Bank Margins and Apple - September 24, 2019
“Concern About the Long-Term Effect”
We’ve been watching commentators worry about banks and the potential effects of negative interest rates on their solvency for some time now. But while others have fretted and opined, Philip Molyneux, Alessio Reghezza, and Ru Xie have been examining the specific effects of negative interest rate policy (NIRP). In “Bank Margins and Profits in a World of Negative Rates” (working paper), the authors study “a dataset comprising 7,359 banks from 33 OECD countries over 2012-16” and “find that bank margins and profits fell in NIRP-adopter countries compared to countries that did not adopt the policy”. Case closed? Not quite. While the authors’ results are “consistent with the hypothesis that NIRP has a negative impact on bank margins and profits”, the effects depend “on bank-specific characteristics”, including size, funding structure, and business models. Parallel to the comments from Philadelphia Fed’s Harker regarding firm funding, Molyneux, Reghessa, and Xie find that while the largest banks saw “a statistically insignificant contraction in margins” following the implementation of NIRP, “the smallest banks” “display a compression in margins of 17.83%”. The authors’ empirical findings conclude there is “a vicious circle where squeezed margins and low profits limit bank’s ability to retain earnings and build capital buffers” which ultimately “increases risks” and stifles “NIRP monetary policy transmission”.
However, a recent paper from the Cleveland Fed shows banks have not sat quietly as their interest income “has been impacted by the low interest rate environment”. Joseph Haubrich and Tristan Young find that while “total noninterest income has actually decreased”, service charges have increased. The increase in income, from items such as overdraft fees and ATM charges, “is masked in the data on total noninterest income because other types of noninterest income” fell. Will this trend reverse if rates change? Will service fees be reduced if margins increase? Don’t hold your breath. How the trends will “play out if interest rates increase from historically low levels remains to be seen”.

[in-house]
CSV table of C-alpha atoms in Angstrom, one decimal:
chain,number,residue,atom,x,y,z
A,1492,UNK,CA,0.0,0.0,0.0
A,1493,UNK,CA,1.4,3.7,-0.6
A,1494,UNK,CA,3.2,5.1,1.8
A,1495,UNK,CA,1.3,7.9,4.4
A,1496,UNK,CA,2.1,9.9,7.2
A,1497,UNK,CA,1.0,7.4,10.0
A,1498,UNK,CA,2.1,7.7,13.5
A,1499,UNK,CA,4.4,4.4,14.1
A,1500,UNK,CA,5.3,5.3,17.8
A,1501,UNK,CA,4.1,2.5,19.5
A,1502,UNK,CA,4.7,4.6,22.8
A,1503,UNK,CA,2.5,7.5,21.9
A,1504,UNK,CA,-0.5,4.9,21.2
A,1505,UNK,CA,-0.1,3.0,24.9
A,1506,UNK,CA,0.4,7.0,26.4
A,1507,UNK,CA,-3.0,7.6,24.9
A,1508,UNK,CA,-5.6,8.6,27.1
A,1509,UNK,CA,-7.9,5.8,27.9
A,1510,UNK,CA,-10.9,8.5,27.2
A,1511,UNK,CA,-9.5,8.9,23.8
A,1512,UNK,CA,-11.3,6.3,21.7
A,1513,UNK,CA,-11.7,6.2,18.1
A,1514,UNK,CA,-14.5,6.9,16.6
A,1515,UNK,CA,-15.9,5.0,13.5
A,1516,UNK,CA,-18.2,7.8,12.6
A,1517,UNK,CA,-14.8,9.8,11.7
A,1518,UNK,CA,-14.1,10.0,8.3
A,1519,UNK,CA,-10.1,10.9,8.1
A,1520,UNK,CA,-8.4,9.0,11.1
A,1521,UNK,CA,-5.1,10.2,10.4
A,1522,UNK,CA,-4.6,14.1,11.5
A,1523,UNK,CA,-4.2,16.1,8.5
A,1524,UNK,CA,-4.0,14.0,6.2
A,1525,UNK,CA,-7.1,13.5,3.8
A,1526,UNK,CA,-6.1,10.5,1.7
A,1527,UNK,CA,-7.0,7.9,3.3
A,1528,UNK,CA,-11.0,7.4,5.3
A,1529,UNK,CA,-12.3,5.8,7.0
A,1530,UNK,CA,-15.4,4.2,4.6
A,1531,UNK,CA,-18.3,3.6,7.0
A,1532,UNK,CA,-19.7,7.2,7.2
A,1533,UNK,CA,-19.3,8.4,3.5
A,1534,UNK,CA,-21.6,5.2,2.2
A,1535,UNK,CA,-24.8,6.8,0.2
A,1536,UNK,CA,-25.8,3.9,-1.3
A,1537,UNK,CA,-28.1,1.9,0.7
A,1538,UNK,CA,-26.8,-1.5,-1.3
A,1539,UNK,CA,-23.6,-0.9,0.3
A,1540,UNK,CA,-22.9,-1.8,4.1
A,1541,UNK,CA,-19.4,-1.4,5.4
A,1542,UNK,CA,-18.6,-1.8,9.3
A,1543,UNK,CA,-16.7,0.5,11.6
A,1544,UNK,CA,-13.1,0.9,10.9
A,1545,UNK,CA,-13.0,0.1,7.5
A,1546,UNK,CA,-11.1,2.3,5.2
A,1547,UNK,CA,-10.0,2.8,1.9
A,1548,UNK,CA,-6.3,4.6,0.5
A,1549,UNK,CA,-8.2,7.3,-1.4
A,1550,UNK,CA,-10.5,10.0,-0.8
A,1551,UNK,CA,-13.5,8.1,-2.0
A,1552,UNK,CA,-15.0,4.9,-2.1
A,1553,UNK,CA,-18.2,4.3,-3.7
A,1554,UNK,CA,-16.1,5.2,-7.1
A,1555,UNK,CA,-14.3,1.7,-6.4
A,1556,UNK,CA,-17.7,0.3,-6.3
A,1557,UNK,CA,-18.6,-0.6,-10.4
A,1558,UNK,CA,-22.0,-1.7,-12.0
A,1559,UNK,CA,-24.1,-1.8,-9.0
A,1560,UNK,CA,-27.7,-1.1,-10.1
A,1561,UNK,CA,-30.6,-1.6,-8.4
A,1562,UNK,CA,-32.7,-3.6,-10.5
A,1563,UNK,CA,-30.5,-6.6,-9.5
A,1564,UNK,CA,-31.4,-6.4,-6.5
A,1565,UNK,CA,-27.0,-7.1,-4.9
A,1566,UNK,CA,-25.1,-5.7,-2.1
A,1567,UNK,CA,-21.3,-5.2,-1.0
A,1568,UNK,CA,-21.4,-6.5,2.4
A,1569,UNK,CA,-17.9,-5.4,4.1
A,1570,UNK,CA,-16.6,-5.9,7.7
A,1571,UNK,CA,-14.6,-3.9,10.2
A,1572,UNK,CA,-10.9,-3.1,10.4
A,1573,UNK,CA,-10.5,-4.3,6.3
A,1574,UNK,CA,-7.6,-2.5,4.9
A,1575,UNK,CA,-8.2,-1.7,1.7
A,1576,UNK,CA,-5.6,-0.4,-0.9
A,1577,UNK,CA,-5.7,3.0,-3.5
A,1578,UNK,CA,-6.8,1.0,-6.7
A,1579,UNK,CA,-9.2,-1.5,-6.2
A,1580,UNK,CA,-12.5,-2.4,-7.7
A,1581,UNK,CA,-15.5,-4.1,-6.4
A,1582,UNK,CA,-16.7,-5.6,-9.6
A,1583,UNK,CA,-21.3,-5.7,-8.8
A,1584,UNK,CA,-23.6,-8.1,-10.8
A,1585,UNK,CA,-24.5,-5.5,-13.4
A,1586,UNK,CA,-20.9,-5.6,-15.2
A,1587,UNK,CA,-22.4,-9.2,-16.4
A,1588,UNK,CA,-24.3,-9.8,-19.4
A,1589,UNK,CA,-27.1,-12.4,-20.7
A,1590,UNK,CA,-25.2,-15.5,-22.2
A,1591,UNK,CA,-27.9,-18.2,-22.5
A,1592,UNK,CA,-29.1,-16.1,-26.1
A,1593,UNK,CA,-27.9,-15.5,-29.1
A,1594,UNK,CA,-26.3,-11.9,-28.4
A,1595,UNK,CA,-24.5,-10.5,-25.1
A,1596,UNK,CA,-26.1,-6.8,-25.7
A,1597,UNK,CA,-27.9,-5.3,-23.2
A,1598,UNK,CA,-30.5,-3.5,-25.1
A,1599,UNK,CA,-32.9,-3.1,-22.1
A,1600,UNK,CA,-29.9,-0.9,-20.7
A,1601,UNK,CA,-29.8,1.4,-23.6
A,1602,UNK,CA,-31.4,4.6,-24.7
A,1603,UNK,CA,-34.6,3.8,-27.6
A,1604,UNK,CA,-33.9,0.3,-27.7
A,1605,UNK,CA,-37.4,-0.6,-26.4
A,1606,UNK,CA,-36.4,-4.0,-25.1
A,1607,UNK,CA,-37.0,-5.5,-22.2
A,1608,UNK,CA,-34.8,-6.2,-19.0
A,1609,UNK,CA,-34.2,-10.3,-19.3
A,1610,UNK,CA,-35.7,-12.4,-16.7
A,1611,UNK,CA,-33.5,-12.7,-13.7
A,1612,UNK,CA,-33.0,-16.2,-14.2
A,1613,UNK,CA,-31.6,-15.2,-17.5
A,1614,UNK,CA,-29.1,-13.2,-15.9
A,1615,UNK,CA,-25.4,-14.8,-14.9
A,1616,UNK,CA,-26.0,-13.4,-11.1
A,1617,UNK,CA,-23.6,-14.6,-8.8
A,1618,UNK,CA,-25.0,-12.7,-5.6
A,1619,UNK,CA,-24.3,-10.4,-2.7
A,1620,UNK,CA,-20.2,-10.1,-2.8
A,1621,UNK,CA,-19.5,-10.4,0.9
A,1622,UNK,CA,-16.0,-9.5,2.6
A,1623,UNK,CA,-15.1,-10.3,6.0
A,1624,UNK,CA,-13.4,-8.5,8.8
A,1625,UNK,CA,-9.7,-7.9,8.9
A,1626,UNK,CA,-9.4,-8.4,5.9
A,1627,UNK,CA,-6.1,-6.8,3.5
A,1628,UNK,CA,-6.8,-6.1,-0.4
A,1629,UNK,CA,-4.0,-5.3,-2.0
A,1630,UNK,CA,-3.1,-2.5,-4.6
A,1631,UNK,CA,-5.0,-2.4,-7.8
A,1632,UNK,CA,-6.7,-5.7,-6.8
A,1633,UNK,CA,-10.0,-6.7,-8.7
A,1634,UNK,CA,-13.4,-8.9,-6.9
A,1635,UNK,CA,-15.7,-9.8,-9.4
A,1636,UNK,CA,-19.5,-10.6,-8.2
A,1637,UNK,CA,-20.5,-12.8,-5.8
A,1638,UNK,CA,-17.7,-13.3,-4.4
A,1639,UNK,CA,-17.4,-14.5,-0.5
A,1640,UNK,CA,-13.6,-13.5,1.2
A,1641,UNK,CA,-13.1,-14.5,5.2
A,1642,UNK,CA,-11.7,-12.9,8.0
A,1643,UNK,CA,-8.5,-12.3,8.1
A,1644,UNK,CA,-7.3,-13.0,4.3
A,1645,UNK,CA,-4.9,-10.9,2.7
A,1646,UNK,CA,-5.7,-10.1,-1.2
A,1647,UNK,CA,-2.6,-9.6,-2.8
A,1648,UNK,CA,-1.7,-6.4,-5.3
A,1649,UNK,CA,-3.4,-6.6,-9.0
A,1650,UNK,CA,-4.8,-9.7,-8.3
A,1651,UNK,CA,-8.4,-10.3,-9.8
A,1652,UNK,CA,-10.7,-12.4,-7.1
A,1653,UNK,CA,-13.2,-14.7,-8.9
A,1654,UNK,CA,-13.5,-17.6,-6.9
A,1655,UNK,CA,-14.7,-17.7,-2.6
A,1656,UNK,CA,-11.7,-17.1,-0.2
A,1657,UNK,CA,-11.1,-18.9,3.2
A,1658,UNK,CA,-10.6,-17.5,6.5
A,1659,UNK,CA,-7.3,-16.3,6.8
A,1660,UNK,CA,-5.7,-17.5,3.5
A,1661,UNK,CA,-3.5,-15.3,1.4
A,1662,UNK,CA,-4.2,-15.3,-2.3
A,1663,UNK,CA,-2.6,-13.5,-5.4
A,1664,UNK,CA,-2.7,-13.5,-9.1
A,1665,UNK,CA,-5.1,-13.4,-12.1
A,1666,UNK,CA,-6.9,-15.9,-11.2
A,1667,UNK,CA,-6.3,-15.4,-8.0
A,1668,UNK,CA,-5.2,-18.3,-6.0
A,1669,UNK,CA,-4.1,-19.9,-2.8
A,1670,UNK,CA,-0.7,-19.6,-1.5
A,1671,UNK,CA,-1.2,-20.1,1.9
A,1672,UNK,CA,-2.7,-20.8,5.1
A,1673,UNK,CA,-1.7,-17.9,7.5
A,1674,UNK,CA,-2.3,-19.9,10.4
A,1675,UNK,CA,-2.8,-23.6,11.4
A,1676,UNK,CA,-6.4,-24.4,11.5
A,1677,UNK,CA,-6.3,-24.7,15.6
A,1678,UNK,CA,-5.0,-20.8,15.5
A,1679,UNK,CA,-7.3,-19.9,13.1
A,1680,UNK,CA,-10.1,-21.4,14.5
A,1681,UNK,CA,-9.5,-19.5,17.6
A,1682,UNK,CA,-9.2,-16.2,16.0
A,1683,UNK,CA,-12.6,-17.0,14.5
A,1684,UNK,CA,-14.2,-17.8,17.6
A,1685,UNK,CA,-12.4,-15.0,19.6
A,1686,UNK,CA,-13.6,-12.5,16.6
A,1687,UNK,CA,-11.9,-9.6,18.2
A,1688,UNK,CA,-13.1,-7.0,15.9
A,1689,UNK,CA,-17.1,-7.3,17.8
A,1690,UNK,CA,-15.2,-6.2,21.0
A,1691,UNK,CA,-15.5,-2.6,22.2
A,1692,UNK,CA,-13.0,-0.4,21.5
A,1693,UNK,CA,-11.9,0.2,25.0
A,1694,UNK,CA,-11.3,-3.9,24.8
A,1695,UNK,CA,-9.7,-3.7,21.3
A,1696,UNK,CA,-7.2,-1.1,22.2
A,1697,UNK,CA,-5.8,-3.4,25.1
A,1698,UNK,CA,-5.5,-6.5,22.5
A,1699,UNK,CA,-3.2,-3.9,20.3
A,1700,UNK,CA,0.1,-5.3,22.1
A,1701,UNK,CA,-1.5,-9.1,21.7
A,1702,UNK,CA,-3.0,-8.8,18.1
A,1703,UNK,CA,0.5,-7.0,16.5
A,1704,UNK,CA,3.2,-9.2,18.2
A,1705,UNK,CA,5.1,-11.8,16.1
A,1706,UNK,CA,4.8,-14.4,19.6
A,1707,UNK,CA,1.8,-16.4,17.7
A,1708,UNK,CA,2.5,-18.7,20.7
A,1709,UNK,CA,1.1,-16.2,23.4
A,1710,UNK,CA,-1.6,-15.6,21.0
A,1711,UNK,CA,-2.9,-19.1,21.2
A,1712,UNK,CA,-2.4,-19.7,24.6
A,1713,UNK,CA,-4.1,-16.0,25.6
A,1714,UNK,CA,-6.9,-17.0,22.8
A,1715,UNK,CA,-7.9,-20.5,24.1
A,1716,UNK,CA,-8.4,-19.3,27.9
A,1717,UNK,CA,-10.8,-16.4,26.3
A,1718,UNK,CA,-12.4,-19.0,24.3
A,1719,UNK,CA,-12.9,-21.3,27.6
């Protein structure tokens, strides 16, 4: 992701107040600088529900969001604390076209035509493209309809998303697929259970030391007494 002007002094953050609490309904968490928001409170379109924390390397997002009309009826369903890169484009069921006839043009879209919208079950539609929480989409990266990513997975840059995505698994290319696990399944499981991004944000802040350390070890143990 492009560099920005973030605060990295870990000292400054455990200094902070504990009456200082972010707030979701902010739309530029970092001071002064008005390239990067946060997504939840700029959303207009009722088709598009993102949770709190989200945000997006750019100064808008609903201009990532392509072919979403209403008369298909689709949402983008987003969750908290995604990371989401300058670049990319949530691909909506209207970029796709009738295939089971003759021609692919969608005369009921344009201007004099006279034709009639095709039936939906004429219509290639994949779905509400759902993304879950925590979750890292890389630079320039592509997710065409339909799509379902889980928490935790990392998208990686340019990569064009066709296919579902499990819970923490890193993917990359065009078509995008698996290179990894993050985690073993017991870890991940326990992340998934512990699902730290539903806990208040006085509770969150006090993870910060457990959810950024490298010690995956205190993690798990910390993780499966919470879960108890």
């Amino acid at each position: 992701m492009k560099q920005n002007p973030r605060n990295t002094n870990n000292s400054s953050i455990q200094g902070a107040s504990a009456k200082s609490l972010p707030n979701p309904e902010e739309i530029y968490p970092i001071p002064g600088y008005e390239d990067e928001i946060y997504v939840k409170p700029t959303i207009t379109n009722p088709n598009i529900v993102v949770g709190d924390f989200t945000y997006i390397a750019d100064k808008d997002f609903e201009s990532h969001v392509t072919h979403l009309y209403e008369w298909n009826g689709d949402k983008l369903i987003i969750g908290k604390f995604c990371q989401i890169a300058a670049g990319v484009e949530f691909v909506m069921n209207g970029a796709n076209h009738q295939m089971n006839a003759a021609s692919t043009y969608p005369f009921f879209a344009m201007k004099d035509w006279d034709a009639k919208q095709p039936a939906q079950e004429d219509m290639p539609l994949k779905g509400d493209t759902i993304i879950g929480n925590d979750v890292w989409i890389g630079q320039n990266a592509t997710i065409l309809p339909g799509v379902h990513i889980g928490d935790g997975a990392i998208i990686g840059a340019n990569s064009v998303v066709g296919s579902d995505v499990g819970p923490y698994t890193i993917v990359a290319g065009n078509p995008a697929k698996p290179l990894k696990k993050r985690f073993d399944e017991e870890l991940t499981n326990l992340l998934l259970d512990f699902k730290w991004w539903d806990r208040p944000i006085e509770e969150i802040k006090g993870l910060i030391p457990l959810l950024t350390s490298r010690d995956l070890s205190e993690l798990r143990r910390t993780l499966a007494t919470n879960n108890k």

In May, analysts saw growing negative sentiment as “Boycott Apple” movements continued to build around trade war developments. A recent survey of Chinese consumers shows this trend may be continuing. In “Apple’s Brand in China Takes a Hit From Backlash Against Trump”, Bruce Einhorn states not only did Apple tumble relative to Huawei in a recent sentiment survey “because Chinese consumers interpreted what happened to Huawei as an attack”, but other brands have also moved. “Patriotism helped fuel the rise of other Chinese brands, too”.
Apple may be losing its luster abroad, but it appears they have reached a détente with Trump, who tweeted that Apple would not receive a waiver for Mac Pro parts. In an announcement yesterday, Apple “confirmed its newly redesigned Mac Pro will be manufactured in Austin, Texas” thanks to a “federal product exclusion” they received for “certain necessary components”.